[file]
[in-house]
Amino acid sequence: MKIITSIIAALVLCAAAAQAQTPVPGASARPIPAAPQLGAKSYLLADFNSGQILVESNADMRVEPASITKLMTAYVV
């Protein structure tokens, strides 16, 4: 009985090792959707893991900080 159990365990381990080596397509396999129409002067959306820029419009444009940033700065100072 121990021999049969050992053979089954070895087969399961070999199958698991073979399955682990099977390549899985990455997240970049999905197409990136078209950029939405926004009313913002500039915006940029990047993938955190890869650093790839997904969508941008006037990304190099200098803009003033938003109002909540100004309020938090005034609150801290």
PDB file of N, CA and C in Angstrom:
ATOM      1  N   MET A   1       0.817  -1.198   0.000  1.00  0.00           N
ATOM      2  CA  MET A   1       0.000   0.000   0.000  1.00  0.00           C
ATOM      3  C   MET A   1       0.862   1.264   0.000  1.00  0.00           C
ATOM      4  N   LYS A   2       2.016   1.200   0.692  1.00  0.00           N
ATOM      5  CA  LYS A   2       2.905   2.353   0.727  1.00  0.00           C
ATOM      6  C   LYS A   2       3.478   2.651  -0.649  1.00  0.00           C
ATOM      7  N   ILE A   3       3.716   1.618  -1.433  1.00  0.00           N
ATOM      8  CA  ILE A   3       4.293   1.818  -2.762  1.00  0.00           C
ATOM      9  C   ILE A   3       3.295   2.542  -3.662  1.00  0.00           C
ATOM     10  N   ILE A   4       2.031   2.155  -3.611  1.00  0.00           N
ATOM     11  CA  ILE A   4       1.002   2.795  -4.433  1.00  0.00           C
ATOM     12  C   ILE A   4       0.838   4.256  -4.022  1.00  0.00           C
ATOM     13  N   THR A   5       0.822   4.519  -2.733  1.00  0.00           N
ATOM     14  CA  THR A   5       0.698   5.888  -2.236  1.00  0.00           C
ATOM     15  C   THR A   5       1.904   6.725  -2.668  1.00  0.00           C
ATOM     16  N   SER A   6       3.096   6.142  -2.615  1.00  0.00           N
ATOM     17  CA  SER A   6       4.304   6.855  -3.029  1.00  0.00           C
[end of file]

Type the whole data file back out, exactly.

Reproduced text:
[in-house]
Amino acid sequence: MKIITSIIAALVLCAAAAQAQTPVPGASARPIPAAPQLGAKSYLLADFNSGQILVESNADMRVEPASITKLMTAYVV
């Protein structure tokens, strides 16, 4: 009985090792959707893991900080 159990365990381990080596397509396999129409002067959306820029419009444009940033700065100072 121990021999049969050992053979089954070895087969399961070999199958698991073979399955682990099977390549899985990455997240970049999905197409990136078209950029939405926004009313913002500039915006940029990047993938955190890869650093790839997904969508941008006037990304190099200098803009003033938003109002909540100004309020938090005034609150801290």
PDB file of N, CA and C in Angstrom:
ATOM      1  N   MET A   1       0.817  -1.198   0.000  1.00  0.00           N
ATOM      2  CA  MET A   1       0.000   0.000   0.000  1.00  0.00           C
ATOM      3  C   MET A   1       0.862   1.264   0.000  1.00  0.00           C
ATOM      4  N   LYS A   2       2.016   1.200   0.692  1.00  0.00           N
ATOM      5  CA  LYS A   2       2.905   2.353   0.727  1.00  0.00           C
ATOM      6  C   LYS A   2       3.478   2.651  -0.649  1.00  0.00           C
ATOM      7  N   ILE A   3       3.716   1.618  -1.433  1.00  0.00           N
ATOM      8  CA  ILE A   3       4.293   1.818  -2.762  1.00  0.00           C
ATOM      9  C   ILE A   3       3.295   2.542  -3.662  1.00  0.00           C
ATOM     10  N   ILE A   4       2.031   2.155  -3.611  1.00  0.00           N
ATOM     11  CA  ILE A   4       1.002   2.795  -4.433  1.00  0.00           C
ATOM     12  C   ILE A   4       0.838   4.256  -4.022  1.00  0.00           C
ATOM     13  N   THR A   5       0.822   4.519  -2.733  1.00  0.00           N
ATOM     14  CA  THR A   5       0.698   5.888  -2.236  1.00  0.00           C
ATOM     15  C   THR A   5       1.904   6.725  -2.668  1.00  0.00           C
ATOM     16  N   SER A   6       3.096   6.142  -2.615  1.00  0.00           N
ATOM     17  CA  SER A   6       4.304   6.855  -3.029  1.00  0.00           C